Treatment: Medications

Current Treatment of Choice -- Ivermectin

Ivermectin is a broad spectrum anti-parasite medication with a number of uses though its use in treating demodicosis is not approved by the FDA. When ivermectin was a new drug, it was hoped that it could be used against demodectic mange mites as at that time only fairly toxic dips were available and incurable cases were common. After some experimentation it was found that daily or every other day dosing is necessary for effective demodicosis treatment and soon ivermectin was felt unequivocally to be the drug of choice for this condition. Note that the weekly protocols that work for other parasites simply do not work on Demodex mites.

Ivermectin is inexpensive relative to milbemycin (see below) and involves no labor-intensive bathing. It DOES, however, taste terrible if given orally (it may be necessary for the owner to learn how to give ivermectin as an injectable treatment). There is, unfortunately, an important occasional problem that keeps other treatment options listed: drug sensitivity. Some individual dogs are sensitive to ivermectin and can die if subjected to a typical therapeutic dose for demodicosis.


Sensitivity to ivermectin may not be predictably limited to collie breeds and thus it is often prudent to use a lower test dose before initiating the relatively high doses of ivermectin needed to treat demodicosis. Not all individuals of collie heritage are sensitive to ivermectin and a test is now available through Washington State University to determine whether an individual should be able to safely take ivermectin or not. An alternative to testing is to use a low test dose for a period of time and watch for mild side effects. If there is any question about your pet's potential sensitivity to ivermectin, your veterinarian will instruct you.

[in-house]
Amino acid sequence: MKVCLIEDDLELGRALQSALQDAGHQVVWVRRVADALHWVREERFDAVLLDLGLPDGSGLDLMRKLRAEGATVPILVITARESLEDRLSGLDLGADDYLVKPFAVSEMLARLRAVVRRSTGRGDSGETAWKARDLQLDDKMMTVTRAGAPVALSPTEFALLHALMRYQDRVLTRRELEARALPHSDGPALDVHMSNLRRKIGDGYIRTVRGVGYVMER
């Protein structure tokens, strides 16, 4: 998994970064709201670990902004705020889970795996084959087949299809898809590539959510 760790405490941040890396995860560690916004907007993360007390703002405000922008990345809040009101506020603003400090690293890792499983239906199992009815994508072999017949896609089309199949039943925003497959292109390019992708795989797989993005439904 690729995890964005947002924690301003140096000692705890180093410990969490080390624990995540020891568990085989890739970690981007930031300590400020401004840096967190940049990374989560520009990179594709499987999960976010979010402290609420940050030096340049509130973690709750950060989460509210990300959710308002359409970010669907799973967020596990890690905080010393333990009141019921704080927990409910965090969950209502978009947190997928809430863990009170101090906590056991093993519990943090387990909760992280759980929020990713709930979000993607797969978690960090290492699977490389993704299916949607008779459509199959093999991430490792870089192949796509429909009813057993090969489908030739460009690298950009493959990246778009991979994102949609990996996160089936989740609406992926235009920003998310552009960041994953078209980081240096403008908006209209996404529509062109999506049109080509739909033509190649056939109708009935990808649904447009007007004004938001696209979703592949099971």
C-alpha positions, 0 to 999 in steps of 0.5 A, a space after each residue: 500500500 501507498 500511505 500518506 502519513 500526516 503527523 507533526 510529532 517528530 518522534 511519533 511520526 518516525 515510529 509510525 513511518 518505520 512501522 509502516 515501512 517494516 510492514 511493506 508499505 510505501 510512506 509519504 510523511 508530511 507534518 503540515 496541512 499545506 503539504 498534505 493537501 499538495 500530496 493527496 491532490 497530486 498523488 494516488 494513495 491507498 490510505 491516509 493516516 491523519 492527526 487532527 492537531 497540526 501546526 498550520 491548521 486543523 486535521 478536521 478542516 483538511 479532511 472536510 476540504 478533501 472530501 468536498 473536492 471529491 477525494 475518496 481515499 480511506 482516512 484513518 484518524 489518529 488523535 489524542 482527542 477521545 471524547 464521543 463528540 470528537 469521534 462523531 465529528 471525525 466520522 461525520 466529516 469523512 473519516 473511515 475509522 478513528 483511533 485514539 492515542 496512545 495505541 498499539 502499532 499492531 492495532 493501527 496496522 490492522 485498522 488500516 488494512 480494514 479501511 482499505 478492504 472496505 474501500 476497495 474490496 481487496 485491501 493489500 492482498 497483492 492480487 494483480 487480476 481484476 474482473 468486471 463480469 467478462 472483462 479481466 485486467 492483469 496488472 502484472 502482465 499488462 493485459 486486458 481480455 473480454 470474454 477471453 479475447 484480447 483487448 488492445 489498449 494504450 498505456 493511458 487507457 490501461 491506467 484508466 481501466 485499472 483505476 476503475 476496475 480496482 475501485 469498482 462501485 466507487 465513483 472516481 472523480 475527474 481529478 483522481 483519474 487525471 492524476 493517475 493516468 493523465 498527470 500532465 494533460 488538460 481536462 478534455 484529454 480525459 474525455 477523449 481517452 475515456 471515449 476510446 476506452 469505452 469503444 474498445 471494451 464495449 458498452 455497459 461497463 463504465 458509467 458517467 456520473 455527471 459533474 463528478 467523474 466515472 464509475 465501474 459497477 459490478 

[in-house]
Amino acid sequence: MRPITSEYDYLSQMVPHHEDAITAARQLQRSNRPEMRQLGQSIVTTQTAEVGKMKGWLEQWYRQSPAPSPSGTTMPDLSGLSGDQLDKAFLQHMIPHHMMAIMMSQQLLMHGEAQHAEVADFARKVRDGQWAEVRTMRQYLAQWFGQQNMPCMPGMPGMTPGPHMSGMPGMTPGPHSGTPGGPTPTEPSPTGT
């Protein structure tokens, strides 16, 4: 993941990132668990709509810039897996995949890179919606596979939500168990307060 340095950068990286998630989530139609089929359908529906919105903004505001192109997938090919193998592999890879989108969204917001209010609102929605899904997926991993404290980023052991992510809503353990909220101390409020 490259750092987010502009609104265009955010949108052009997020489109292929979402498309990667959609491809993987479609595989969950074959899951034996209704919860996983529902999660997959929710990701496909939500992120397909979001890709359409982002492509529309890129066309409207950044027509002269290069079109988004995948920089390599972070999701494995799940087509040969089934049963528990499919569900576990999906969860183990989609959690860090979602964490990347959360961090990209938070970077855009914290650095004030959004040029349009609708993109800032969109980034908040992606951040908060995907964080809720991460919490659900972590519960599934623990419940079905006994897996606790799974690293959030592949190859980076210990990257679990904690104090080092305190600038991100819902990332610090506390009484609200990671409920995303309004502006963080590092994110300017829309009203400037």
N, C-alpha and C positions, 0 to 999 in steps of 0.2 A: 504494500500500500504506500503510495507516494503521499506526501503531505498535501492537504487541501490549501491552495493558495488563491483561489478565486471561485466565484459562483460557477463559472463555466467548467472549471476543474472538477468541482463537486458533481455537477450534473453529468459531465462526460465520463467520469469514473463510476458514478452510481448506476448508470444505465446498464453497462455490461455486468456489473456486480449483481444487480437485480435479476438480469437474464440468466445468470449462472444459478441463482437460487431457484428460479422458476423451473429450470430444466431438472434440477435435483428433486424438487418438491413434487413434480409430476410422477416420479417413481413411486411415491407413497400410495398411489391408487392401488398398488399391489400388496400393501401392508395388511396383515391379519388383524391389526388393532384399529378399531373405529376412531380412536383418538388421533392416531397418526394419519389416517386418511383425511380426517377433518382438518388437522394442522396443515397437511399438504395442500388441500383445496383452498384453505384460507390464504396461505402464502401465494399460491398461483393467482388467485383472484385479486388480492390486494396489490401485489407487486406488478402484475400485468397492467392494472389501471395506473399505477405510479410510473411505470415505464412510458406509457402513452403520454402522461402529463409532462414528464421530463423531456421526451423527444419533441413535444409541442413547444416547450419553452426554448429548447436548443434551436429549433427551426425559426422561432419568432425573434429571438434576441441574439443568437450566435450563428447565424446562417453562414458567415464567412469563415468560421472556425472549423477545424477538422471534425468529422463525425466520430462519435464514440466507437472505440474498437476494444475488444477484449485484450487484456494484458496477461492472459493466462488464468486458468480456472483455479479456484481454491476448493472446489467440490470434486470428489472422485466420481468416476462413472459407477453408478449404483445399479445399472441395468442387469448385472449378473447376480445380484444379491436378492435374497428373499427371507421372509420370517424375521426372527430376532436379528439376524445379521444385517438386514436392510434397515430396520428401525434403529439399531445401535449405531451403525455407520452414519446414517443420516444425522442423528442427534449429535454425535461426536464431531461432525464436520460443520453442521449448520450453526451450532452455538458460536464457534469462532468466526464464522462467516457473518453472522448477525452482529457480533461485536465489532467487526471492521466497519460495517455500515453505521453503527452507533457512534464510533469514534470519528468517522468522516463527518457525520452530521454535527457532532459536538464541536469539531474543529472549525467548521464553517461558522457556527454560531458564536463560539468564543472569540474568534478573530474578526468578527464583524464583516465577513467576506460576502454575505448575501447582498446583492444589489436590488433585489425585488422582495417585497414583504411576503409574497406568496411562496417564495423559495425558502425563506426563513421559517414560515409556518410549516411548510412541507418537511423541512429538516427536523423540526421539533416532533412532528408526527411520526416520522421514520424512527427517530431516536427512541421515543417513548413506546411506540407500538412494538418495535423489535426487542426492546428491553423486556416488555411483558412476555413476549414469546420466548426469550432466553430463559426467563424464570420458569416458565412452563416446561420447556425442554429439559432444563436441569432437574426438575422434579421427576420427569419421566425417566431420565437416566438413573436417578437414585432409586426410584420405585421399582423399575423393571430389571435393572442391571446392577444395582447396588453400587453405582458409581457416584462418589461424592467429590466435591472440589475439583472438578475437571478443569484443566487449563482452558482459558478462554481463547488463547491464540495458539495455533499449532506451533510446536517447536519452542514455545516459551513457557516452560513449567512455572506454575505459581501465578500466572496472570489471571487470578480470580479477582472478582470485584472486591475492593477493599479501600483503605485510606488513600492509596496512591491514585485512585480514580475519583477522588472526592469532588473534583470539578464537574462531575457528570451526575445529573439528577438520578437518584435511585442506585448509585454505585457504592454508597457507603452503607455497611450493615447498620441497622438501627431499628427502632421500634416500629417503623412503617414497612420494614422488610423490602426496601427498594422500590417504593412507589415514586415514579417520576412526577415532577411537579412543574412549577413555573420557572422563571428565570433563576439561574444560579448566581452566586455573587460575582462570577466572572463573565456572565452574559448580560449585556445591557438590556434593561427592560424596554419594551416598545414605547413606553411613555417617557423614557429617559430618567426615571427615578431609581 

See details on testing for ivermectin sensitivity.

There is a range of ivermectin doses used in demodicosis treatment. It seems that higher doses clear infection faster than lower doses. This means that if a lower dose has been ineffective, a higher dose may still work. This does not mean that pet owners should experiment with ivermectin doses on their own as there is some potential for lethal toxicity if this drug is not used appropriately.

The high doses of ivermectin used in demodicosis treatment are not compatible with the commonly used flea product spinosad (Comfortis). The combination of spinosad and high doses of ivermectin will increase the likelihood of ivermectin neurologic side effects. While flea control is important during the treatment of demodectic mange, a different product should be used.

Something else your Veterinarian Might Try:  Moxidectin (Advantage Multi®)